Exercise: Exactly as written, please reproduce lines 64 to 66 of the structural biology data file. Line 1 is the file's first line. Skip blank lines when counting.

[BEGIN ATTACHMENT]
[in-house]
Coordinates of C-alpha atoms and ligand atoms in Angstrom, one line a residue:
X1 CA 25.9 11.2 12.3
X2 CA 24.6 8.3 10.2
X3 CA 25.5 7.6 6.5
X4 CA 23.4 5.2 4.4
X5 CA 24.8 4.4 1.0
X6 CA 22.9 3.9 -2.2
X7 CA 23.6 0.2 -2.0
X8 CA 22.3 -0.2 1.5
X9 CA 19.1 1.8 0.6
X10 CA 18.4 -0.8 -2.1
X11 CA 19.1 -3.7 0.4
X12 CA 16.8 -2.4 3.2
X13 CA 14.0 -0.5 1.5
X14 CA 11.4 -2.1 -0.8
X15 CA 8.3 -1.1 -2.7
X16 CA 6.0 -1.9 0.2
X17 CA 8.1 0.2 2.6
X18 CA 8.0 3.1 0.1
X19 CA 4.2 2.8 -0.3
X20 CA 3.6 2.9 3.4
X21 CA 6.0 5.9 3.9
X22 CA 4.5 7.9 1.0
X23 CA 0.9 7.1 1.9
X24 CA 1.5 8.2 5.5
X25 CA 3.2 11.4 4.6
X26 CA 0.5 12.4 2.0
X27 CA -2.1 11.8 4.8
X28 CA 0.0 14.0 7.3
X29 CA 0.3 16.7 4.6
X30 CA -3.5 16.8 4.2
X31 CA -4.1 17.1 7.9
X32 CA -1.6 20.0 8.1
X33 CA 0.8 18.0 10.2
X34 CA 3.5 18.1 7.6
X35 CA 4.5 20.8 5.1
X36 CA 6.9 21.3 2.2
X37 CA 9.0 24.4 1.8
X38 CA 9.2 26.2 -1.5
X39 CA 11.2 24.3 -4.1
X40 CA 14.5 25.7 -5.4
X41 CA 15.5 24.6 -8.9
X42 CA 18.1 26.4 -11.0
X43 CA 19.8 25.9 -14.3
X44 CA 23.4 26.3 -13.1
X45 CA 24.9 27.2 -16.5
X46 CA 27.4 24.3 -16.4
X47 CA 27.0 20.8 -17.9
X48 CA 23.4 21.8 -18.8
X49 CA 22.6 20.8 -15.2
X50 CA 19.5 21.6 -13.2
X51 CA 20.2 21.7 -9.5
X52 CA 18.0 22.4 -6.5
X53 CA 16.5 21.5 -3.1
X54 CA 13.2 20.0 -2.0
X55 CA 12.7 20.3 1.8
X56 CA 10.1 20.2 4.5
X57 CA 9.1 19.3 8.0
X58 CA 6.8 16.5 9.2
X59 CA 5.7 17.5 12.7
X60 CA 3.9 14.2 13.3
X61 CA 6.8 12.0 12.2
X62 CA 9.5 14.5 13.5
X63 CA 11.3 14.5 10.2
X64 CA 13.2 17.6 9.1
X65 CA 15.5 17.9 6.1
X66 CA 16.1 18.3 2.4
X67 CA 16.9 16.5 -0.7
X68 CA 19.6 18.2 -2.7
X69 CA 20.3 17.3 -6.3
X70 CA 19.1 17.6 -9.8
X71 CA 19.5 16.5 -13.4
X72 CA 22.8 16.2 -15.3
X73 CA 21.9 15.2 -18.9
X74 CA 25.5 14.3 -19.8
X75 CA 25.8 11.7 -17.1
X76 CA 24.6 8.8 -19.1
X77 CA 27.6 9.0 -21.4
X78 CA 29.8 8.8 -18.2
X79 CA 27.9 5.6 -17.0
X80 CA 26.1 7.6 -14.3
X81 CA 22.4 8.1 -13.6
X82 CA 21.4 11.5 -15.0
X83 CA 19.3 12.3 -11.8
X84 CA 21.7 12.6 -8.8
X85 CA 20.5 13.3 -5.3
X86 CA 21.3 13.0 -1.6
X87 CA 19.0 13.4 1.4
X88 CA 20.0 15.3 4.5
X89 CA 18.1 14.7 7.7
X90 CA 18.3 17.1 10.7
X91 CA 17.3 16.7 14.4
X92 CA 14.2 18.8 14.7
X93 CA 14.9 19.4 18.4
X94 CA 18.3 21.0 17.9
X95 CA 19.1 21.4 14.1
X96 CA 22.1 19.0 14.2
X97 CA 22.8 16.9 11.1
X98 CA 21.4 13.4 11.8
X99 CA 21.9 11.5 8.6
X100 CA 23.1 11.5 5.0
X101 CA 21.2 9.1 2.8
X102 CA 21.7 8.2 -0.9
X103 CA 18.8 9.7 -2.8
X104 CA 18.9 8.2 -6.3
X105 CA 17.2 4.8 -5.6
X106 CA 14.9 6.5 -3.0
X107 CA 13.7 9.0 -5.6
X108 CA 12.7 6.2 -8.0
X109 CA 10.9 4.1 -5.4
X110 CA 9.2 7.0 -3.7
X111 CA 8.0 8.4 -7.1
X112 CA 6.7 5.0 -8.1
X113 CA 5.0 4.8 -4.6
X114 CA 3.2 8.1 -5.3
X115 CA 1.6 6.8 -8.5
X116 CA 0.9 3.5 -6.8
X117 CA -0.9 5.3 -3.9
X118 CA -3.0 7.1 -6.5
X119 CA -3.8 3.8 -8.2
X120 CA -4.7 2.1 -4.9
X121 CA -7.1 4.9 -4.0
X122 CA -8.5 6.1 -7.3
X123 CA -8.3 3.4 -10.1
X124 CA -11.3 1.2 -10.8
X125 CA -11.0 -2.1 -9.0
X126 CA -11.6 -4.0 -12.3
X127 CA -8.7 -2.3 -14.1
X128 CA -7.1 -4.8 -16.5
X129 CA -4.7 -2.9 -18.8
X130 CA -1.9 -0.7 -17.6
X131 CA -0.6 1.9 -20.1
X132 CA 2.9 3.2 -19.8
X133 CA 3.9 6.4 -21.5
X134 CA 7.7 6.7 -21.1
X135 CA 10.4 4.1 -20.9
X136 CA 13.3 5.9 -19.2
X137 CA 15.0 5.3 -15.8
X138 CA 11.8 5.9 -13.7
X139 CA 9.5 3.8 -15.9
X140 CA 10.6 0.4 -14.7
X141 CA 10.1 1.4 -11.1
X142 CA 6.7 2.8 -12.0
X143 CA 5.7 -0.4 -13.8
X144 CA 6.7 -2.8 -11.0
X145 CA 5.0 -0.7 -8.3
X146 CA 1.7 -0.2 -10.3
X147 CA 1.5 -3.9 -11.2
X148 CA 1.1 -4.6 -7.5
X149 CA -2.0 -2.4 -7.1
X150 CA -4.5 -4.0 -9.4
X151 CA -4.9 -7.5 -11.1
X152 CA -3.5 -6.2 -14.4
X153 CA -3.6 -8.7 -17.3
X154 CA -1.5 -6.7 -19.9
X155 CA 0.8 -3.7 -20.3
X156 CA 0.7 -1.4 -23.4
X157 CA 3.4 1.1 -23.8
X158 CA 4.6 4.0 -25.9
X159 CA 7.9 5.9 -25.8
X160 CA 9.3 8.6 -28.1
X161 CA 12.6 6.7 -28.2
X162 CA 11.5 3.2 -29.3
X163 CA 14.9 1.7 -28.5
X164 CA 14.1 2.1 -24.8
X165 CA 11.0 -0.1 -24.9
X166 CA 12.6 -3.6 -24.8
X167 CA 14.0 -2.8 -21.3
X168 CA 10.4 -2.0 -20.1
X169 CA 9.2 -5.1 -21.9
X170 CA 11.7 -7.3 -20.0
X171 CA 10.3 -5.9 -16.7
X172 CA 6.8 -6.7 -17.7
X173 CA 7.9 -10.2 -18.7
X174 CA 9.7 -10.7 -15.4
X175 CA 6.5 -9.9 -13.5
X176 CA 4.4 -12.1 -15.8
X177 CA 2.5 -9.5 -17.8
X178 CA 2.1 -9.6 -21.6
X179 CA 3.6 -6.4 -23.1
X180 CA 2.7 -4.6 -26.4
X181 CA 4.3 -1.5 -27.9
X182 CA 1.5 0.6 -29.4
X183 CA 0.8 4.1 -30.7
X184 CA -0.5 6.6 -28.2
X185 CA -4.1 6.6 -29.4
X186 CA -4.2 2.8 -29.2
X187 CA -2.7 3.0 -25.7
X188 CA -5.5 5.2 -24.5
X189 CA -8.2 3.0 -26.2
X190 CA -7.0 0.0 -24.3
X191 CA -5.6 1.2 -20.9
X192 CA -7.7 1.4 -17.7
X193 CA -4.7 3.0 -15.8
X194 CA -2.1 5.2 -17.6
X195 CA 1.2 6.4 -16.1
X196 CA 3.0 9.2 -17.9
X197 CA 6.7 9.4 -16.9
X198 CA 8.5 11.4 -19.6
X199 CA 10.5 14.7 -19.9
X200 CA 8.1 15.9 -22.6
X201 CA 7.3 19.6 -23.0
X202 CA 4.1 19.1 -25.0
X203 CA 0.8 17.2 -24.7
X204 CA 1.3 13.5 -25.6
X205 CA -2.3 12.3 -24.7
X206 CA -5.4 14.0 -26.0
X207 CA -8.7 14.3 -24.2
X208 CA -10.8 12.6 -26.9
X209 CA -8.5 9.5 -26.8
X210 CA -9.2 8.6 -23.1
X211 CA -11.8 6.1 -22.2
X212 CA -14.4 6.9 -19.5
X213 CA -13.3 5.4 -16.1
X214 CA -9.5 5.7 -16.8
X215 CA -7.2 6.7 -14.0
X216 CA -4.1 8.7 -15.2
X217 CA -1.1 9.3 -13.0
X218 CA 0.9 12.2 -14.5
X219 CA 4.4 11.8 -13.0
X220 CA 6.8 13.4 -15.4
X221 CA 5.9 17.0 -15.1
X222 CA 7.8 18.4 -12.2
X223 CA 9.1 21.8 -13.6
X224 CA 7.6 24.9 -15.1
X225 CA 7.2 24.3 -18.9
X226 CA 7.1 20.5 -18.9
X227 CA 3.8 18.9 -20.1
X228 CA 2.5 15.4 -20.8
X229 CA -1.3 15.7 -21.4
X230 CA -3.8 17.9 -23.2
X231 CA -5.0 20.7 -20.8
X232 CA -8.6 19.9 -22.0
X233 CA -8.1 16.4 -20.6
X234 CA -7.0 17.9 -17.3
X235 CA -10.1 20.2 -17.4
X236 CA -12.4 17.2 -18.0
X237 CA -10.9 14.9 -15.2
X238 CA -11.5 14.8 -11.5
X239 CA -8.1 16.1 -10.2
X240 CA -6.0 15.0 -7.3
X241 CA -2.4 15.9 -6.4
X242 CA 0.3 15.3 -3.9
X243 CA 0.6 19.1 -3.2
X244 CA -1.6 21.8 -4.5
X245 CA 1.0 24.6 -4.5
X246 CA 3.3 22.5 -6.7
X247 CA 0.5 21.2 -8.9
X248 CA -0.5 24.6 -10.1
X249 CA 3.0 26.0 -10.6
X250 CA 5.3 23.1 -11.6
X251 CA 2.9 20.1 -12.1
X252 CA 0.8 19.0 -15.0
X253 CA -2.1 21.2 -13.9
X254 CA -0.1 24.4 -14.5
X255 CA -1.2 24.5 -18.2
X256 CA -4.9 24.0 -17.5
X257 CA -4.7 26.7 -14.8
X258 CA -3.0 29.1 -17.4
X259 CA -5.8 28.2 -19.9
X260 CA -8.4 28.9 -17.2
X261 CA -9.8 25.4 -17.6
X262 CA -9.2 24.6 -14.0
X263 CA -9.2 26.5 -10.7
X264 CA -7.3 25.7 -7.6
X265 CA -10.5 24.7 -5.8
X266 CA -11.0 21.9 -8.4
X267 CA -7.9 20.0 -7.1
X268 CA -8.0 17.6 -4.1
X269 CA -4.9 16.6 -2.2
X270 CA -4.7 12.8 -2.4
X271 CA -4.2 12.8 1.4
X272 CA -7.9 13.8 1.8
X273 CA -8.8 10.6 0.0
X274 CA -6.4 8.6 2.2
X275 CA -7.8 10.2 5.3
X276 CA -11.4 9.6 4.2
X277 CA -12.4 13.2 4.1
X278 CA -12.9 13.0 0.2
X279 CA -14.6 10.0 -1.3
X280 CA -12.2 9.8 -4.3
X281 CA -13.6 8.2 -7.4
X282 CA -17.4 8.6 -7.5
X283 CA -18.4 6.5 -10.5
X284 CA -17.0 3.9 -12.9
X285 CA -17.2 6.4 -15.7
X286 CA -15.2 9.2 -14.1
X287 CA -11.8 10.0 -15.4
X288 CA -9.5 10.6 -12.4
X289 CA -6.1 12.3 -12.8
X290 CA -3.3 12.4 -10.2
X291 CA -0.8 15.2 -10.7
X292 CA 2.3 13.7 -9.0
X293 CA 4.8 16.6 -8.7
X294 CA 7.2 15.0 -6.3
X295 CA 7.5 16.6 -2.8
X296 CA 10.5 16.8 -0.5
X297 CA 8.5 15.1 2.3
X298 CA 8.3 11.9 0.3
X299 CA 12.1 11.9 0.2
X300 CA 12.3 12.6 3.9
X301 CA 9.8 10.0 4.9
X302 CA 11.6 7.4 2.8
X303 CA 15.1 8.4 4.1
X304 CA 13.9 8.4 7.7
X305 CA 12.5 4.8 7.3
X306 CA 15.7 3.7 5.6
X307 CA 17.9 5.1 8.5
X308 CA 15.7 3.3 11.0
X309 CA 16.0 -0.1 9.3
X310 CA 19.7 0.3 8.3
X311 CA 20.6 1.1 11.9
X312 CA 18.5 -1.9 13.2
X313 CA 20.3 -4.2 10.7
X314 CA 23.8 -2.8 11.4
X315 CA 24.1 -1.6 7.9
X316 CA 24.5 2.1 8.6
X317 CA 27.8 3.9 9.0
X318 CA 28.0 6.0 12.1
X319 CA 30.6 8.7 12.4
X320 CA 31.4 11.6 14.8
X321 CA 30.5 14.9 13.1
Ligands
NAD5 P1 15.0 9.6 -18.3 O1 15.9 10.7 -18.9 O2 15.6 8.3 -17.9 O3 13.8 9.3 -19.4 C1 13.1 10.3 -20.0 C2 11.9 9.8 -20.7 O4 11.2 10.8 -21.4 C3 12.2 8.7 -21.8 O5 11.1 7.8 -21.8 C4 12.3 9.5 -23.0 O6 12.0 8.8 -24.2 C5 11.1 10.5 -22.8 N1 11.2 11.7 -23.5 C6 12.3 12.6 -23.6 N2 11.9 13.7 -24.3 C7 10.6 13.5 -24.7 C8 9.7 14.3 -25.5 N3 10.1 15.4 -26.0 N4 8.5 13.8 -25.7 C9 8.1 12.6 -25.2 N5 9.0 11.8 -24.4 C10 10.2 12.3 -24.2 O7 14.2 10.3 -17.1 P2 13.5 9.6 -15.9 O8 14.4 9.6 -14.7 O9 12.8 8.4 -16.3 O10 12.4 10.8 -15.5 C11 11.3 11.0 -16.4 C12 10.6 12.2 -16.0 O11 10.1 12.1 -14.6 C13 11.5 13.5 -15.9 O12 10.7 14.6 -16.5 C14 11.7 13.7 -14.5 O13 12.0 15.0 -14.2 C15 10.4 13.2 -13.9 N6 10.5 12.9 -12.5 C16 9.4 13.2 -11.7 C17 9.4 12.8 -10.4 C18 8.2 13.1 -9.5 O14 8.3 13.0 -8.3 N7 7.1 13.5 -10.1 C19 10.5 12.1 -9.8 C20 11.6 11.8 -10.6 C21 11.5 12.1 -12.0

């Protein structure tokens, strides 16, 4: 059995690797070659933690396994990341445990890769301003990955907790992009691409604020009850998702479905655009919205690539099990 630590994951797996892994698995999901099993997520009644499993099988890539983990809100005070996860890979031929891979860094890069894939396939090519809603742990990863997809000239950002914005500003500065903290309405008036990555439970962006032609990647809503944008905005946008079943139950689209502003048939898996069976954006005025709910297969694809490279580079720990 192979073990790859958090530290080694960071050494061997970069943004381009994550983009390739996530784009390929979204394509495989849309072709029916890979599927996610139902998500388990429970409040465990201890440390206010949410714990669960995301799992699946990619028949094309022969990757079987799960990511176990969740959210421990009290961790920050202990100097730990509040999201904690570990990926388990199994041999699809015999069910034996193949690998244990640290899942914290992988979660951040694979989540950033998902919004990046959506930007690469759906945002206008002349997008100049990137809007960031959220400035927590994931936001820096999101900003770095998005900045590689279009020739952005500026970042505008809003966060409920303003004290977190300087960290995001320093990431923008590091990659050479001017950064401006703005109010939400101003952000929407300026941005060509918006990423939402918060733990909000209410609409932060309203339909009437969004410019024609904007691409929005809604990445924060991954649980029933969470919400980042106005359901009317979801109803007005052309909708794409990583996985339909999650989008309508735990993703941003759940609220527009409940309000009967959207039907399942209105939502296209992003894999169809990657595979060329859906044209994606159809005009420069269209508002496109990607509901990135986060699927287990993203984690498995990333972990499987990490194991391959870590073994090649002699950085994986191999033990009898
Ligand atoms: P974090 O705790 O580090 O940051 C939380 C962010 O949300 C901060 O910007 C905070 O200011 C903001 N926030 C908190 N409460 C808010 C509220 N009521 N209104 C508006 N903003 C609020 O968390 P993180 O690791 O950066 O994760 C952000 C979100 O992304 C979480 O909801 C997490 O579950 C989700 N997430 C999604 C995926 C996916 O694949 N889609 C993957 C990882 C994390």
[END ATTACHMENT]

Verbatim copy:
X62 CA 9.5 14.5 13.5
X63 CA 11.3 14.5 10.2
X64 CA 13.2 17.6 9.1